Style Saturday (May 12): Gateway Books Part 1

Style Saturday is a meme hosted by me where each week I present a prompt about reading style and explain my answer. Feel free to join in with your answer in the comments or leave a link to your Style Saturday on your blog.

I desperately need ideas!

This week: Gateway books are books that you’ve read that got you into a new genre, style, author, whatever. I want to hear all about the book(s) that got you into something new. Talk about as many as you have!

The Hunger Games was definitely my gateway into dystopian books. I loved it when I read it because it was so different than anything I had read up to that point. About 6 months after I read the series, I started blogging so I discovered more dystopian books!

Percy Jackson was my gateway back to children’s/young adult books. I thought I was very mature at a young age so I didn’t read “baby books” anymore starting at about 12. Yes, I loved Harry Potter and had a fond place in my heart for the books I read as a kid but I didn’t read that stuff anymore. I took a children’s lit class one semester in college and started to really enjoy younger books again. I tried PJ after a classmate said they really enjoyed it. I read it, completely loved it, and have been neck deep in kids/young adult books ever since.

Fahrenheit 451 was my gateway into classics. Duh, of course I read classics in high school but I didn’t like it. I hated the reading, I never understood what we were reading, and I hated taking tests about it. This I read on my own when I was about 20/21. I was completely impressed at how much of a difference a few years makes. Many classics were written for adults so teens will struggle with reading them. I gave myself a few years to grow up and mature. It made a huge difference. Now I’m not at scared as I used to be. I probably won’t read all of the classics that are out there but I’m willing to try the ones that interest me.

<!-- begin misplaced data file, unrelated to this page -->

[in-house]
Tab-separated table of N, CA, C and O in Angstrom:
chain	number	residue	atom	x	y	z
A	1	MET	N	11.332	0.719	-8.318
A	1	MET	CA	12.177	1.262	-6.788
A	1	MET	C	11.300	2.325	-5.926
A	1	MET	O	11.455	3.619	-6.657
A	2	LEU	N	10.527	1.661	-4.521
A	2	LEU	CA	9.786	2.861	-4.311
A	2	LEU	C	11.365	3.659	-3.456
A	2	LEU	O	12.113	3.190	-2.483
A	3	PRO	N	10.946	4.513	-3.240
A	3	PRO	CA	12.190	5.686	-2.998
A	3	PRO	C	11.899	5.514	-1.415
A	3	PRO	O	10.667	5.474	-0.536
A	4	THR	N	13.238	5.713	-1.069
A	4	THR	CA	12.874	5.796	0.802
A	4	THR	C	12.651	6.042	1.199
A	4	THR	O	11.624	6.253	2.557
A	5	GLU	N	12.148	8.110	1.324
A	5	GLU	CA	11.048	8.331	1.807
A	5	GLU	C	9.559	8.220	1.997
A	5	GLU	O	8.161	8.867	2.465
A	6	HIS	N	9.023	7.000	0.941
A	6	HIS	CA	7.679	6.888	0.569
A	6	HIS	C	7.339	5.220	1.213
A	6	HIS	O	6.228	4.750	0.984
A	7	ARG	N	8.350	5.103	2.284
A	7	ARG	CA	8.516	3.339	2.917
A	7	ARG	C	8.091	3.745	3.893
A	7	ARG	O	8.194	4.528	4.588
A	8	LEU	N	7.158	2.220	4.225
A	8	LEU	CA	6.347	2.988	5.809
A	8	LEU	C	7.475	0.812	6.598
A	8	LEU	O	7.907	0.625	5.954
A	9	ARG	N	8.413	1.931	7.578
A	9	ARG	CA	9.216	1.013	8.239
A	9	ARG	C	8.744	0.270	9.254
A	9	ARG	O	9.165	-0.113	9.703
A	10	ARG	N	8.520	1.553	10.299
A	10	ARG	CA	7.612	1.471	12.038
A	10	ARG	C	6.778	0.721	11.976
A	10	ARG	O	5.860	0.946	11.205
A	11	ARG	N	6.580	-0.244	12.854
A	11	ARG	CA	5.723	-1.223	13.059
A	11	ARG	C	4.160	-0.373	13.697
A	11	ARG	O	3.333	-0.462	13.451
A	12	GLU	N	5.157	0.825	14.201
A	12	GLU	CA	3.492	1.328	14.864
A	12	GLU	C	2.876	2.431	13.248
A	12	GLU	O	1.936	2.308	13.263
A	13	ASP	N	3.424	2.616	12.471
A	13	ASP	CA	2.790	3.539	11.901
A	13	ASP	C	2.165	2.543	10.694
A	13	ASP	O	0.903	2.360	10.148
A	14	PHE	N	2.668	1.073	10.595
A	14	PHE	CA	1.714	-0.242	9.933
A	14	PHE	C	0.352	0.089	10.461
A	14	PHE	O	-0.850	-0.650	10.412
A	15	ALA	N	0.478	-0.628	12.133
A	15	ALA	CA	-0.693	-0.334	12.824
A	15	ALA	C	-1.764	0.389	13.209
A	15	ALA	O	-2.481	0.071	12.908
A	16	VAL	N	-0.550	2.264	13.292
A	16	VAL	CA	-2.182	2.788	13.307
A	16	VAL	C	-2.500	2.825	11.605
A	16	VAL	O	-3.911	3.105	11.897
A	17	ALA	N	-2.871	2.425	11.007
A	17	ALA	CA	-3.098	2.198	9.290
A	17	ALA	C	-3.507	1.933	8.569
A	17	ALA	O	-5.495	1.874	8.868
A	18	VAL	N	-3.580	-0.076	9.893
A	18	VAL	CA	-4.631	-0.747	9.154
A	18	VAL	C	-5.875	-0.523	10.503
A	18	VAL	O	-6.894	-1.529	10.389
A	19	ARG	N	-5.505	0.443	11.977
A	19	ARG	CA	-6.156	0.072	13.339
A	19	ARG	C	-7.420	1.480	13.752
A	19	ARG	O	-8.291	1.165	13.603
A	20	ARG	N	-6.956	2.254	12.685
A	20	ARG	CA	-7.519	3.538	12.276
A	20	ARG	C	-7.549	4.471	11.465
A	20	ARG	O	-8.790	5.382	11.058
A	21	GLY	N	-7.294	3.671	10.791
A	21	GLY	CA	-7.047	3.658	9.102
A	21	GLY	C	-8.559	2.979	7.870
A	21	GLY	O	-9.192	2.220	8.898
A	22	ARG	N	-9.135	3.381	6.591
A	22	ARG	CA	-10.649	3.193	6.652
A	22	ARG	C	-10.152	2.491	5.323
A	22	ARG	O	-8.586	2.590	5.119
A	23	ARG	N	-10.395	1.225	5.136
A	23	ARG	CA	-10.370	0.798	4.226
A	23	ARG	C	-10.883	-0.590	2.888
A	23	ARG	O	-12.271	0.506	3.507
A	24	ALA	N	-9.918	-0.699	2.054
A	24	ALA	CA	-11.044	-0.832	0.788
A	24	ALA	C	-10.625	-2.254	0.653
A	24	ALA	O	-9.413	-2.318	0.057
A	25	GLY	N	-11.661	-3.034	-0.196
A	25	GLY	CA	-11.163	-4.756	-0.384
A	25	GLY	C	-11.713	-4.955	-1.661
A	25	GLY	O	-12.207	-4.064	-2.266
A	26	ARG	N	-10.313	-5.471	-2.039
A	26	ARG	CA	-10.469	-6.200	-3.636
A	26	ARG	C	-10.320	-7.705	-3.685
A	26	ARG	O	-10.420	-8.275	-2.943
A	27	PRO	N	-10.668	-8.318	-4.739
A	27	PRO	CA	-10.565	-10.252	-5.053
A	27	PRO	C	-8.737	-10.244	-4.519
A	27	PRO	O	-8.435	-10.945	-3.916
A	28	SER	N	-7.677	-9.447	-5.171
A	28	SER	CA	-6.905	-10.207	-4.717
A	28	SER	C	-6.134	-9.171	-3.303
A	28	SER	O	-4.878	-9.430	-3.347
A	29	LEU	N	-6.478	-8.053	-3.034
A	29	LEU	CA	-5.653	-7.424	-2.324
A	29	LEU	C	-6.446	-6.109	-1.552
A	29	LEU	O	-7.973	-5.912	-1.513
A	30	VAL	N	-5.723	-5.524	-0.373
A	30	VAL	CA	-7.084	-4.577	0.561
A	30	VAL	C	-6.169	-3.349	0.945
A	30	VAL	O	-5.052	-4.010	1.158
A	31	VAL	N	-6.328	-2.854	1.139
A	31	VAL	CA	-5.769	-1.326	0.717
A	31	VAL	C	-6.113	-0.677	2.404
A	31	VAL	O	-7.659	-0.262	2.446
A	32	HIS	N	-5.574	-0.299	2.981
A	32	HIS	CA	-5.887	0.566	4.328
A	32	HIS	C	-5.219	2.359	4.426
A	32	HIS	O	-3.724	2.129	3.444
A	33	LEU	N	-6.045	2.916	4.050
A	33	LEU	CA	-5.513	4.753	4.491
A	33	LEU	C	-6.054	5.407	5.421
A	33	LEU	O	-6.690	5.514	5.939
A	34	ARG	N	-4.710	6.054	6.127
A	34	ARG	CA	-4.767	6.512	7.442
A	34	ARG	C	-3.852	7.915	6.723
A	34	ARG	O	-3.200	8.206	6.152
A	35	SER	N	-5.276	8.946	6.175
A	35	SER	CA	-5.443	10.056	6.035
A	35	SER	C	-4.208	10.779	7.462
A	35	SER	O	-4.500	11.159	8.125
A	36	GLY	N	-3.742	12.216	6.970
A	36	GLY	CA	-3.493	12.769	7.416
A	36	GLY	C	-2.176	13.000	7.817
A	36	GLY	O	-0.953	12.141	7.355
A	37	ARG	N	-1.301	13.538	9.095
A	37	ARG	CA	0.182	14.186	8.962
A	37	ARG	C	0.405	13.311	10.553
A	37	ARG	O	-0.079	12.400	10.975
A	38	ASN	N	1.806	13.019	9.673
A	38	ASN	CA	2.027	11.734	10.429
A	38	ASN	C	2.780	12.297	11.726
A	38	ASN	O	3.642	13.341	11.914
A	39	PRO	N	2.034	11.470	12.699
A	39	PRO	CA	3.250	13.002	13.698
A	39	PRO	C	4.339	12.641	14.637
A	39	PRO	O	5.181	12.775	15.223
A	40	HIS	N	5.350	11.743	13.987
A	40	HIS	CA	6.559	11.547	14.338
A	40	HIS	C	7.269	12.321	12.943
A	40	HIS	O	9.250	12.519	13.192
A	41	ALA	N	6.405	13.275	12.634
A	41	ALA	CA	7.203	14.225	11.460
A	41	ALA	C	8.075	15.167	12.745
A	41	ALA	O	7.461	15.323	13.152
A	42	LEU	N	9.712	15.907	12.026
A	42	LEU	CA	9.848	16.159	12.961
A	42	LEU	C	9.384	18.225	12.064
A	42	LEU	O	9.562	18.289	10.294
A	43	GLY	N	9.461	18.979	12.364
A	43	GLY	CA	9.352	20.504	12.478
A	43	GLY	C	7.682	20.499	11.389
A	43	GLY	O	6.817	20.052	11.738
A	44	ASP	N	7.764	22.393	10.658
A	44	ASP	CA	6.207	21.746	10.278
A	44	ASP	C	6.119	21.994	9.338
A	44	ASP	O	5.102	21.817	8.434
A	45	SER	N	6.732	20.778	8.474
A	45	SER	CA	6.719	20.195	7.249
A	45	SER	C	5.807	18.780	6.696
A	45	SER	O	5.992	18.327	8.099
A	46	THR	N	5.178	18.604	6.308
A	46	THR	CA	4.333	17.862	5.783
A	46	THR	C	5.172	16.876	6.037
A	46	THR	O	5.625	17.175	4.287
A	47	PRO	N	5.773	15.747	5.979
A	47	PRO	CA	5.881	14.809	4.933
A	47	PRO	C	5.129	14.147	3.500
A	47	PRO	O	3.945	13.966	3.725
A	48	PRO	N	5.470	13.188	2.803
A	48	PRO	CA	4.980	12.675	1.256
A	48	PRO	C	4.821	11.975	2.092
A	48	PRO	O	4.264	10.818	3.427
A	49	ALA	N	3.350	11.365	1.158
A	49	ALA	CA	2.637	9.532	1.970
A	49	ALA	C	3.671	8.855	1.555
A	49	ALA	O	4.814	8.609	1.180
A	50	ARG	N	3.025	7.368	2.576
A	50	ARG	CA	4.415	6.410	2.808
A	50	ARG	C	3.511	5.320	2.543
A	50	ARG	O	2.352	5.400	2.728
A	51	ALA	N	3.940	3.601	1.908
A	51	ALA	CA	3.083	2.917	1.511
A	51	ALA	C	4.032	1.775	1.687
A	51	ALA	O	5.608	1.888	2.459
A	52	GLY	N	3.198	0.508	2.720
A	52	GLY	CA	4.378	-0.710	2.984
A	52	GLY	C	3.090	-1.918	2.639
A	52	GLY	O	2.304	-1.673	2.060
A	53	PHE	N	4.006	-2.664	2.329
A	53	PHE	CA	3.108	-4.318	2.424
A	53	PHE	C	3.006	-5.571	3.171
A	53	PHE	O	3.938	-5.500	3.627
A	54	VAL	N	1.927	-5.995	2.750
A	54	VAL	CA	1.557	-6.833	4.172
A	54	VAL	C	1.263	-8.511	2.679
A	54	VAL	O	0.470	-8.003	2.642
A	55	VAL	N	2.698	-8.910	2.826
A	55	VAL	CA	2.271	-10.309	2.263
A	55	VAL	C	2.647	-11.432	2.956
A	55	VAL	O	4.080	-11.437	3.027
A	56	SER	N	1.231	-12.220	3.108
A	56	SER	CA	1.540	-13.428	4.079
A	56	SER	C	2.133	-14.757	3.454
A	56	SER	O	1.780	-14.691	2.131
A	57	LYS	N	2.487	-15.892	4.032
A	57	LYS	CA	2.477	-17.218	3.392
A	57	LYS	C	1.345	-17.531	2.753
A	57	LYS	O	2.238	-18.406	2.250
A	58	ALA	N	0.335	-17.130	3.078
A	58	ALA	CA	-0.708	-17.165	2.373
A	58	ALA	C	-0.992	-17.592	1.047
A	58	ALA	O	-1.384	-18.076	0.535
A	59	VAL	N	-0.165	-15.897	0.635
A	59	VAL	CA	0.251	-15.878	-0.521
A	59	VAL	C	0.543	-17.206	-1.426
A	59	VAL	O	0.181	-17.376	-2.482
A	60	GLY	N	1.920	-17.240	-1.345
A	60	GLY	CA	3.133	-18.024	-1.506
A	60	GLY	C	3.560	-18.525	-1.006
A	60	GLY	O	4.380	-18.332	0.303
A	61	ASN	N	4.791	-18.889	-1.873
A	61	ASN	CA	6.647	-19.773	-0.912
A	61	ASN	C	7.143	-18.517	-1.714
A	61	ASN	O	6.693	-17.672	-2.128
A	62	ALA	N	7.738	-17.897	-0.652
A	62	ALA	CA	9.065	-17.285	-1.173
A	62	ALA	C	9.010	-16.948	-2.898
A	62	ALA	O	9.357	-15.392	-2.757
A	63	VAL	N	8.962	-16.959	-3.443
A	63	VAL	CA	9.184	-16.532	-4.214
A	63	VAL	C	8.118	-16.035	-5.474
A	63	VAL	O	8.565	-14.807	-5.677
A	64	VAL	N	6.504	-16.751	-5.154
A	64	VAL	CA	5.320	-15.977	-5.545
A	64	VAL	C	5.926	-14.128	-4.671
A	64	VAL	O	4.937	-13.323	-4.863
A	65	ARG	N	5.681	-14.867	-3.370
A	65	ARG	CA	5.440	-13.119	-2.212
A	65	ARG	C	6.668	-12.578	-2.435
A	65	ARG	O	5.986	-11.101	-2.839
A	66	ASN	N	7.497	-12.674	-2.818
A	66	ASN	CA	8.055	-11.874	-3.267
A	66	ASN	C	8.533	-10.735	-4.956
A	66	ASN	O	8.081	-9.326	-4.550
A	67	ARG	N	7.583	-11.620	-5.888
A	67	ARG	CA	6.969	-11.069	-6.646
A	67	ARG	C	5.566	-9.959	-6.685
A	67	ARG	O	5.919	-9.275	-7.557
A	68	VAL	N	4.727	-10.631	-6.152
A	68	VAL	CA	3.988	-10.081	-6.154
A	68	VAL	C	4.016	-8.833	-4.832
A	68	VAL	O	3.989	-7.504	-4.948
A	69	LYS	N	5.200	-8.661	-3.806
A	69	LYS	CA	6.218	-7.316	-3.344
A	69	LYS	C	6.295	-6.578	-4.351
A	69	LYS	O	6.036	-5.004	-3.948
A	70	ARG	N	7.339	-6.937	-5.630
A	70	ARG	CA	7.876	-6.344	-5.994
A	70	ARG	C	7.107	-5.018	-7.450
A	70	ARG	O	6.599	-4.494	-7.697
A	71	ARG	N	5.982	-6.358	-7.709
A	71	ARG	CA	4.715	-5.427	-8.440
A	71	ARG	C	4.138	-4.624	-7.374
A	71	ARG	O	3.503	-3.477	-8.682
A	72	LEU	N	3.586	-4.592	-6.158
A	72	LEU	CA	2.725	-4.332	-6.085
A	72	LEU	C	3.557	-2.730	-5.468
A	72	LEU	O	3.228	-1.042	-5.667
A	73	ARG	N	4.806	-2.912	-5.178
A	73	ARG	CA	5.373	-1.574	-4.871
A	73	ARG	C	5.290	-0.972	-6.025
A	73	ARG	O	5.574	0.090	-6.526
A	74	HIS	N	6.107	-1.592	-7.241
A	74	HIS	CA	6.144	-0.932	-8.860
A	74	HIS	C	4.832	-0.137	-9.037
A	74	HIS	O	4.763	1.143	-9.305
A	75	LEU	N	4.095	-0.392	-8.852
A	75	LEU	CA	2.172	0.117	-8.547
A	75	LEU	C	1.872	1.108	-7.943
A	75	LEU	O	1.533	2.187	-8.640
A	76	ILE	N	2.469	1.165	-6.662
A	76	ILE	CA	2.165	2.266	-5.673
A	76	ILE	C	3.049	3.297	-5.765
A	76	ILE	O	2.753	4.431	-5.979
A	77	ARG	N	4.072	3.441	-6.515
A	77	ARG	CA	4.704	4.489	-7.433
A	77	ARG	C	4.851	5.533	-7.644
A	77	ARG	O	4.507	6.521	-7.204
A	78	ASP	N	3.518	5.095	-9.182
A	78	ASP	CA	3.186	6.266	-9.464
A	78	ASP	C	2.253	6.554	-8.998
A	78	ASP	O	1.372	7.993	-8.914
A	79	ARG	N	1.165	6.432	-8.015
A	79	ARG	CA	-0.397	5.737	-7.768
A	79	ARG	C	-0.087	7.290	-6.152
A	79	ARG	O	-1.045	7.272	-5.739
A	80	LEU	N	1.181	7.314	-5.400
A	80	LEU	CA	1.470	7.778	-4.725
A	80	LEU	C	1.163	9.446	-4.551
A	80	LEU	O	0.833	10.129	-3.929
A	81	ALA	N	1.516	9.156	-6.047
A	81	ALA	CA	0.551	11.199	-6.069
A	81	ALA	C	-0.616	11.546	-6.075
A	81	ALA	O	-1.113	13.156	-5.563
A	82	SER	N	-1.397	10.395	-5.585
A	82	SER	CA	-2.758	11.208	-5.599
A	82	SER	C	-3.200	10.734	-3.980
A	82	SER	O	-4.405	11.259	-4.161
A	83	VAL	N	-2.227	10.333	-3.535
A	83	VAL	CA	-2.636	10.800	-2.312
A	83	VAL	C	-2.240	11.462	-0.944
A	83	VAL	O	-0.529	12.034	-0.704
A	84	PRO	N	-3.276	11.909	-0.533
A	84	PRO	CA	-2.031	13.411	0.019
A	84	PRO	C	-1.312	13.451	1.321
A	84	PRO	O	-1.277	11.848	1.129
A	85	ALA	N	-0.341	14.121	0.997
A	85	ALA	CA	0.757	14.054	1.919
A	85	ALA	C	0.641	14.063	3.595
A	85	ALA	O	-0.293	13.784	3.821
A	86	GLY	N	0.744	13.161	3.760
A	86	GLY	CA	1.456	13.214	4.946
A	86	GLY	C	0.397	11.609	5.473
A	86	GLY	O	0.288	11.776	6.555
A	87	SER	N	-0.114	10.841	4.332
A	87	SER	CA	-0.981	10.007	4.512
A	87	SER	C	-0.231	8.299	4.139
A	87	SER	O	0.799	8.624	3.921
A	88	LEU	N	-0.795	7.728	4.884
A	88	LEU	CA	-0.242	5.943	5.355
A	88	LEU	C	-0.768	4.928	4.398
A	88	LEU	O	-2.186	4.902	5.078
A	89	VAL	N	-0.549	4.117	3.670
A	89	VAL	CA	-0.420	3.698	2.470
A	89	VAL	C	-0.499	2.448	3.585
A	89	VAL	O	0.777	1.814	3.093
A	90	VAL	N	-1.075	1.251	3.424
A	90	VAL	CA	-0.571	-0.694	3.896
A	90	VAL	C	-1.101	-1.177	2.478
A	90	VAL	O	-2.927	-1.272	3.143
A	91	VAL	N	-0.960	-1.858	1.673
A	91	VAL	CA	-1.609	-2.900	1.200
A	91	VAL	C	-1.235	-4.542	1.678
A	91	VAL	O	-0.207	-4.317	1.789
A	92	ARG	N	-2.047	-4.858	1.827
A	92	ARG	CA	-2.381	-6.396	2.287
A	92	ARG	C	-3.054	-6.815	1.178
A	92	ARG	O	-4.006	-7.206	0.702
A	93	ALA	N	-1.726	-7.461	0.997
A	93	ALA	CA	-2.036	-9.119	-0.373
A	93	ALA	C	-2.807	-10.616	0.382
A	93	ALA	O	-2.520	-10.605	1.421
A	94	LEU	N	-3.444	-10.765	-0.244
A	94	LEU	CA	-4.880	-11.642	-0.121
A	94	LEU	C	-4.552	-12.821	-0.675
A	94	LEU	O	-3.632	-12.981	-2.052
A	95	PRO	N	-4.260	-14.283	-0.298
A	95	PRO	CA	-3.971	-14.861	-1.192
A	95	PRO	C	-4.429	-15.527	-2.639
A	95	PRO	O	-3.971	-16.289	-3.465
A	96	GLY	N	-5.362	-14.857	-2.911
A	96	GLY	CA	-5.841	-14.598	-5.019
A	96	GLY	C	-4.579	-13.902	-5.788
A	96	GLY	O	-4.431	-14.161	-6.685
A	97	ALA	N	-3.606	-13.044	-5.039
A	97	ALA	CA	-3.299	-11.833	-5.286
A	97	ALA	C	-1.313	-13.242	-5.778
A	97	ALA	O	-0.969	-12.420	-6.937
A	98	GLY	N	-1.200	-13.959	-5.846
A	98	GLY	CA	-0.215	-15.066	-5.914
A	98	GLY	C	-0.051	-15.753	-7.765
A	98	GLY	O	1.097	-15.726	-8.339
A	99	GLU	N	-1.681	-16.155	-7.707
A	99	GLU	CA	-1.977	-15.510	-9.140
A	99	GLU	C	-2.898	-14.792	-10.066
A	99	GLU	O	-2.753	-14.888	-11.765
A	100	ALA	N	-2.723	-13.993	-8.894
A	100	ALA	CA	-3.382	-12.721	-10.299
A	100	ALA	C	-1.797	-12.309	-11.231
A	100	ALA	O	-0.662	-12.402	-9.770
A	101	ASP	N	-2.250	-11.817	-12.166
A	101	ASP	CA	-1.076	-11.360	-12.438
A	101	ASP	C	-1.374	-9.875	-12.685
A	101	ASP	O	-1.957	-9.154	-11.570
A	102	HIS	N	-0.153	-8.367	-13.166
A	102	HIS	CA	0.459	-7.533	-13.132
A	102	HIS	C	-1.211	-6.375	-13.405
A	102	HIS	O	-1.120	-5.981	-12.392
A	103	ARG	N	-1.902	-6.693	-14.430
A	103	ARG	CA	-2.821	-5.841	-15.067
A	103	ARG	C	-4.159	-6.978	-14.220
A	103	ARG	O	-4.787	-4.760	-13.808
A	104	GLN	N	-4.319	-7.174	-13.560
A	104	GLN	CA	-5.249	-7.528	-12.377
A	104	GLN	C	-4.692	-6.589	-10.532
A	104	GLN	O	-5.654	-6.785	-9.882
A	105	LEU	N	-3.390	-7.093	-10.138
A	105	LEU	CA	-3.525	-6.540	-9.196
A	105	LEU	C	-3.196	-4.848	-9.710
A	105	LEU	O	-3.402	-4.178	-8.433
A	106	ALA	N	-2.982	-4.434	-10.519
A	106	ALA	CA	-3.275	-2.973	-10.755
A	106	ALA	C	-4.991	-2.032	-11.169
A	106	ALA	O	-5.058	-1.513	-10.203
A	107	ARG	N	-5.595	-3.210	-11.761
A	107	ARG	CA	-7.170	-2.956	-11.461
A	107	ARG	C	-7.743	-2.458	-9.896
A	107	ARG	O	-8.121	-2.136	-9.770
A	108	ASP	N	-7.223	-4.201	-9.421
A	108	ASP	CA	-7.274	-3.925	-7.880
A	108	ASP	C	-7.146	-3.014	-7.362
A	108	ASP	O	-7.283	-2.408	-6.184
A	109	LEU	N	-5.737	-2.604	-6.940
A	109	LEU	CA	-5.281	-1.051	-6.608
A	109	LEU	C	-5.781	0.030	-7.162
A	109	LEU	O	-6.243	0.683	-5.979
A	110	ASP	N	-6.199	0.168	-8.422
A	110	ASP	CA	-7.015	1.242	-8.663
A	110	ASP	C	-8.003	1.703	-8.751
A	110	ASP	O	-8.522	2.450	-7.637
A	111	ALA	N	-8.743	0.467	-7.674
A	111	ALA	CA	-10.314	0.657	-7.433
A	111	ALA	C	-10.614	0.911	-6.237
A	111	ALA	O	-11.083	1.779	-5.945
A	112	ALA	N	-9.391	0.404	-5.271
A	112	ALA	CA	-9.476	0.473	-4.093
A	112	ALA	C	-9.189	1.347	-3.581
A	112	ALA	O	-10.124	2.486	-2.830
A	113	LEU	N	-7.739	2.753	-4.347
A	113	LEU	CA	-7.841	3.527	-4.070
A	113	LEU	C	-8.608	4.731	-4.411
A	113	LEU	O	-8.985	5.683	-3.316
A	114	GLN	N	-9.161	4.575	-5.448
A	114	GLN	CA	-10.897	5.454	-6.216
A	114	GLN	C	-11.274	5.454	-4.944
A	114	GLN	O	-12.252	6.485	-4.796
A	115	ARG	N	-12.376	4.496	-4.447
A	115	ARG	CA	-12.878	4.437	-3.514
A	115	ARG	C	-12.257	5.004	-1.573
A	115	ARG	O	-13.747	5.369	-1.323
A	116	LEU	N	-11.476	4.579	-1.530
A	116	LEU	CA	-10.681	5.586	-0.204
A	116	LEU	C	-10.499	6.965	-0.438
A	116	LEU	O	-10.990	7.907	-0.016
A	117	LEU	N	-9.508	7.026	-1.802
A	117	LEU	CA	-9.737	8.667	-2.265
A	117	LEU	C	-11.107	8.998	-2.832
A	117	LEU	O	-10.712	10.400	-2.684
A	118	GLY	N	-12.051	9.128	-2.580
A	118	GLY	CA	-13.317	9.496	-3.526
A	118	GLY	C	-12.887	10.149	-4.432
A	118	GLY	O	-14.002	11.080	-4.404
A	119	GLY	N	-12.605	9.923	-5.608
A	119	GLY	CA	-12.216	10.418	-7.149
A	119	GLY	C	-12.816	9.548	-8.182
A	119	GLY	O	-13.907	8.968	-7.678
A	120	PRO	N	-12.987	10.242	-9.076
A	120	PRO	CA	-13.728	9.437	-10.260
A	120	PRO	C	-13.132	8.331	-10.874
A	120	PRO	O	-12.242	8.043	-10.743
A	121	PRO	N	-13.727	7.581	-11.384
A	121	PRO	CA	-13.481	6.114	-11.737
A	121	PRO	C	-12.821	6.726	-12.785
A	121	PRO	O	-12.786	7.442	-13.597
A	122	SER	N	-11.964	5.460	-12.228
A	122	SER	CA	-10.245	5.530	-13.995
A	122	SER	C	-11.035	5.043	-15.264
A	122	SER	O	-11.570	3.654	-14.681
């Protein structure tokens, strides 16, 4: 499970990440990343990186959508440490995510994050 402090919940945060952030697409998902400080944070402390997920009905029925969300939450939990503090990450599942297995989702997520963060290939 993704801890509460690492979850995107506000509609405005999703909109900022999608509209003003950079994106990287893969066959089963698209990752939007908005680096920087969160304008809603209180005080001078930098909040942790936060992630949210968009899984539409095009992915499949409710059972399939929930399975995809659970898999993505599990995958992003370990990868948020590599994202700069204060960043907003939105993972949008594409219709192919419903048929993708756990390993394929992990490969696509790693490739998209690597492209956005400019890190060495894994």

Share away! Stay tuned, in 2 weeks we’re going to help each other venture out to new books by suggesting gateway books for each other.

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10 thoughts on “Style Saturday (May 12): Gateway Books Part 1

  1. Sophie Kinsella’s book Can You Keep a Secret (and also the Shopaholic series) was my gateway back into reading in general. I read a lot as a kid, but stopped around high school and didn’t read much of anything all the way through college and a couple years beyond. Then about 4 years ago, my sister told me I needed to try these books, and after Can You Keep a Secret I was hooked. Kinsella’s books reminded me that reading could be FUN, and that was the beginning of the end ;)

    My gateway into YA was Looking for Alaska by John Green. I had already read the Twilight books, but Looking for Alaska showed me that YA could also be smart and thought provoking.

    • Great! It’s always fantastic to find book(s) that make reading fun. Maybe I should look into her books!

      Oooh good pick. I never though YA was all that smart until I started read more of it recently. It’s great to see that here is some really good stuff hidden.

  2. Great topic Alison!

    My gateway into graphic novels many years ago was Art Spiegelman’s “Maus” books. I found them pretty disturbing but at the same time opened up all sorts of narrative possibilities. I had basically associated the entire format with the Richie Rich comic books I read when I was five, but those Spiegelman books struck me pretty solidly as different and deep.

    Still not my favorite genre by any means, but it’s one I basically would have ignored completely if not for Spiegelman.

  3. As far as I remember I was always a fantasy-girl. It all begun with children fairy tales. Time to time I am reading psycho thrillers and non fantasy romans, but only if someone has highly recommended me it and only time to time. So yeah, I am a childish one, boooo on me xD

  4. The Hunger Games got me interested in dystopia and to some extent YA in general. In Her Shoes by Jennifer Weiner got me into reading chick lit, Small Town Girl by LaVyrle Spencer got me into reading romance, and going WAY back, the Cam Jensen series got me into reading mysteries (which I don’t do much of anymore). I also have had a tendency toward author loyalty, so I’ve read nearly everything Jennifer Weiner (In Her Shoes first), John Green (Will Grayson, Will Grayson), Shirley Jackson (“The Lottery” short story), and a few others have written… I guess you could consider the first works of theirs I read to be gateway books, too!!

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